[Go to Minx, Series I / Minx, Series II / Husky, Series I / Minx, Series III / Minx, Series IIIA / Minx, Series IIIB / Minx, Series IIIC / Husky, Series II / Minx, Series V / Minx, Series VI / Husky, Series III / The Rootes Group Companies] / The Hillman Page]

[Image: Series II Hillman Minx]

Minx, Series II

Hillman had been in existence for about 50 years at this time, and the first Hillman Minx had appeared 25 years before, in the 1931/32 season, so when Rootes introduced changes to the Series I in August 1957, cars in the new range were named the 'Jubilee' models.

Outwardly, the Series II could be distinguished by a new style of radiator grille, raised bonnet badge, and chrome surrounds on the front and rear windscreens. The bumpers were set a little further out from the body. Changes elsewhere were restricted to minor modifications to the engine and steering gear. Prices for the De Luxe and Convertible rose slightly (21 and 50, respectively, including tax), but the Estate and the Special remained the same.

The reasons for persisting with the 'stripped-down' version of the Minx, the Special are adequately summed up by a review in The Motor, 30th October, 1957:

'In an era of inflation, the Hillman Minx Special has one very important feature - a price tag indicating that you cannot in Britain purchase any other car of equivalent engine size or power for less money. As a comfortable four-seater, capable of nearly 80 m.p.h. yet able to show 30 m.p.g. fuel economy even when driven quite briskly, its great appeal at a basic price of 498 is as exceptional value for money.'

An interesting new feature of the Series II Minx was the 'Manumatic' system semi-automatic transmission option. This was not the fully automatic system used on later Series Minxes, as the standard 4-speed gearbox was used, and the clutch operated by pressing on the end of the gear stick. The system was not exclusive to Rootes, and other manufacturers such as BMC also used it.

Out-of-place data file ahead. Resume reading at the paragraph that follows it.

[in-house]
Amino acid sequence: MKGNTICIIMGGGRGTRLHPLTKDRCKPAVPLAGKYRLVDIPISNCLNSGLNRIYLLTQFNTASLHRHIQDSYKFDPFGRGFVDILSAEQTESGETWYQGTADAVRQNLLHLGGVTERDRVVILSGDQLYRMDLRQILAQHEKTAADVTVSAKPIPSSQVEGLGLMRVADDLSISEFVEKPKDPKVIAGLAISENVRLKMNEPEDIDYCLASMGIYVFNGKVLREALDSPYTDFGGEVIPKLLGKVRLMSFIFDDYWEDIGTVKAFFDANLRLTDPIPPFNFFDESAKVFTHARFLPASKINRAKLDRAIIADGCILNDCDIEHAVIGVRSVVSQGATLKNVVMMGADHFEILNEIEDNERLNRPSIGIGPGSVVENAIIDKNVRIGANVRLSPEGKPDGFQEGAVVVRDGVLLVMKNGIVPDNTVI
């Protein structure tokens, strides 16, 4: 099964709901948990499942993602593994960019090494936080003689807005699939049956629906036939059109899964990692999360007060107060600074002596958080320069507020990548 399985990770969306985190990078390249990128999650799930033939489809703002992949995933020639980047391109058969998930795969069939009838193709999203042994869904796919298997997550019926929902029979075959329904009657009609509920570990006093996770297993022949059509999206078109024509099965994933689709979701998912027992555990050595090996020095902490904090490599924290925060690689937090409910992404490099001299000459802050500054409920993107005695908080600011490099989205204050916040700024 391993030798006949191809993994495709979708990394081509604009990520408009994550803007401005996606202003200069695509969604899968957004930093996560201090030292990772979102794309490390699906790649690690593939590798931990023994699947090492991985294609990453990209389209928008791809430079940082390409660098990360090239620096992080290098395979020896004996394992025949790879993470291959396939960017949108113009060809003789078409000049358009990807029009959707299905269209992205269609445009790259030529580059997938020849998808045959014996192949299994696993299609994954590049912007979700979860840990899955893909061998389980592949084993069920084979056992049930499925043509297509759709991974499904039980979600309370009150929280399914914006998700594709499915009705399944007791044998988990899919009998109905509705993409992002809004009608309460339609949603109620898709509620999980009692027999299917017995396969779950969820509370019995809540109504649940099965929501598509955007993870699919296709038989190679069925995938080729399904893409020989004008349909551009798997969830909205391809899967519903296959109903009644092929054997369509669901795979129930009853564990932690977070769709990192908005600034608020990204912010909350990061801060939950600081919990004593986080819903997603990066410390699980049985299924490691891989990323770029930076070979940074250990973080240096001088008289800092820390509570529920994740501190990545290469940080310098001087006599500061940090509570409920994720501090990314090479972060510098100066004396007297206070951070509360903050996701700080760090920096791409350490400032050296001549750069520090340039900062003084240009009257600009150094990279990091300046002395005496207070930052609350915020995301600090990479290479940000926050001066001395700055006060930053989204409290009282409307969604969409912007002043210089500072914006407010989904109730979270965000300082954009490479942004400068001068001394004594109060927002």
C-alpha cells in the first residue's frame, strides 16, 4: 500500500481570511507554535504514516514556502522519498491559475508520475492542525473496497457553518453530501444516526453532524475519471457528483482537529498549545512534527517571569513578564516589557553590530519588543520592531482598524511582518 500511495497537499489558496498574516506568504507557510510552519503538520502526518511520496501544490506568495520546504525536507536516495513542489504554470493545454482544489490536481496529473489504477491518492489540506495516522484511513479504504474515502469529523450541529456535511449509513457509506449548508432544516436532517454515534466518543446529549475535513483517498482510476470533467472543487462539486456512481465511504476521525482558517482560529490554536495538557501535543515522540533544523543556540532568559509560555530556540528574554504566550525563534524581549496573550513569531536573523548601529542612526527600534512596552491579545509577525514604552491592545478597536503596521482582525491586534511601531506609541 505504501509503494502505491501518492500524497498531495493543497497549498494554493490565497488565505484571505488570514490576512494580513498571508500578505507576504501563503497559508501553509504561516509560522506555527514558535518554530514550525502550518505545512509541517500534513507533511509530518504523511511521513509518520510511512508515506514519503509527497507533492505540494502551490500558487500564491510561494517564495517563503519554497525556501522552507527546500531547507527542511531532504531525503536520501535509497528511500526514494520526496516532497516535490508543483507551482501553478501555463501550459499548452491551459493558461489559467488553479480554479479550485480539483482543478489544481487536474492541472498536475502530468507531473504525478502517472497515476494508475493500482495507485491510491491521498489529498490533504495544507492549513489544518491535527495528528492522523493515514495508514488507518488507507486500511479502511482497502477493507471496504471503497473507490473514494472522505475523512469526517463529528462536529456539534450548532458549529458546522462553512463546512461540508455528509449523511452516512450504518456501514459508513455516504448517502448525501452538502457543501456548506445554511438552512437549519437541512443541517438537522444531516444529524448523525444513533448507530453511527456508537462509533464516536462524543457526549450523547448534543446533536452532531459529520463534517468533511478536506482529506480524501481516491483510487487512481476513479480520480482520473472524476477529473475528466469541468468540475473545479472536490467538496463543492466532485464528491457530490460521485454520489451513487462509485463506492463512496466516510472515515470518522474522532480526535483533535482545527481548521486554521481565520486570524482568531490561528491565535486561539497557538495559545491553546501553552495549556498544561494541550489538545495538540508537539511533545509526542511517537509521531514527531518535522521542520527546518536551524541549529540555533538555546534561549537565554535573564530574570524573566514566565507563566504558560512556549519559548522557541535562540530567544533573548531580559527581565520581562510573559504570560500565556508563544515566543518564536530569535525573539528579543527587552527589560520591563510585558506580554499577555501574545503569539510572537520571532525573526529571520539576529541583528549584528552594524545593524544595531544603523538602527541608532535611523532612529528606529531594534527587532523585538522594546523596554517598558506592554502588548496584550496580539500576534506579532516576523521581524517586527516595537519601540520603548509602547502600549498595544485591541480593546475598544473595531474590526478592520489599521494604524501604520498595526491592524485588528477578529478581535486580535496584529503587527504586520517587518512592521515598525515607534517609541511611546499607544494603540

A variation on the Series II was made by the Japanese, under the Isuzu name.

Chassis numbers on this model run from A1800001 (September 1957)


[Go to Minx, Series I / Minx, Series II / Husky, Series I / Minx, Series III / Minx, Series IIIA / Minx, Series IIIB / Minx, Series IIIC / Husky, Series II / Minx, Series V / Minx, Series VI / Husky, Series III / The Rootes Group Companies] / The Hillman Page]


Husky, Series I

Shortly afterwards came the unique and lovely Series I Husky - half-saloon, half-estate car, resembling the Series II Minx from the front, but with a glazed, van-like rear. The bumpers were different and the trim simpler, in the manner of the Minx special.

The Husky was able to carry four people, when required, but the rear seats folded forward and, with a side-hinged rear door, a large storage space was accessed - the forerunner of the ubiquitous modern hatchback, in fact!

The Mark version of the Husky, which had continued in production, had been popular, and the new Husky, too, received good reviews. The Motor of 26th February 1958 explained:

'Versatility is the especial merit of an estate car, and this latest Husky shows it in large measure. Either a comfortable four-seater or, when the occasion requires, a van to carry bulky loads, it will do local errands or make long journeys untiringly at quite rapid average speeds, and it has enough rear wheel adhesion to negotiate steep and slippery country tracks which would defeat a large proprtion of modern saloons. So soon as its fuel consumption can be brought properly into line with that of the heavier Minx (which should involve only minor changes) we will expect this latest Husky to become even more popular than was the preceeding model.'
Country Life, 3rd April 1958 said:
'The Hillman Husky has all the versatility one would expect from an estate car and its compact dimensions give it advantages over other examples of this type. Unlike some estate cars, the Husky was completely draught-free. A stranger to the car is unlikely to guess that it is the cheapest car in the Rootes Group range as the standard of finish is high.'

In fact, the price of the Husky at this time was only 698.17s - including tax - making it 50 cheaper than the Special and 240 cheaper then the larger Estate!

Chassis numbers on this model run from A2800001

At the same time the Husky's cousin, the Commer Cob van, changed to the new style.


[Go to Minx, Series II / Husky, Series I / Minx, Series III / Minx, Series IIIA / Minx, Series IIIB / Minx, Series IIIC / Husky, Series II / Minx, Series V / Minx, Series VI / Husky, Series III / The Rootes Group Companies] / The Hillman Page]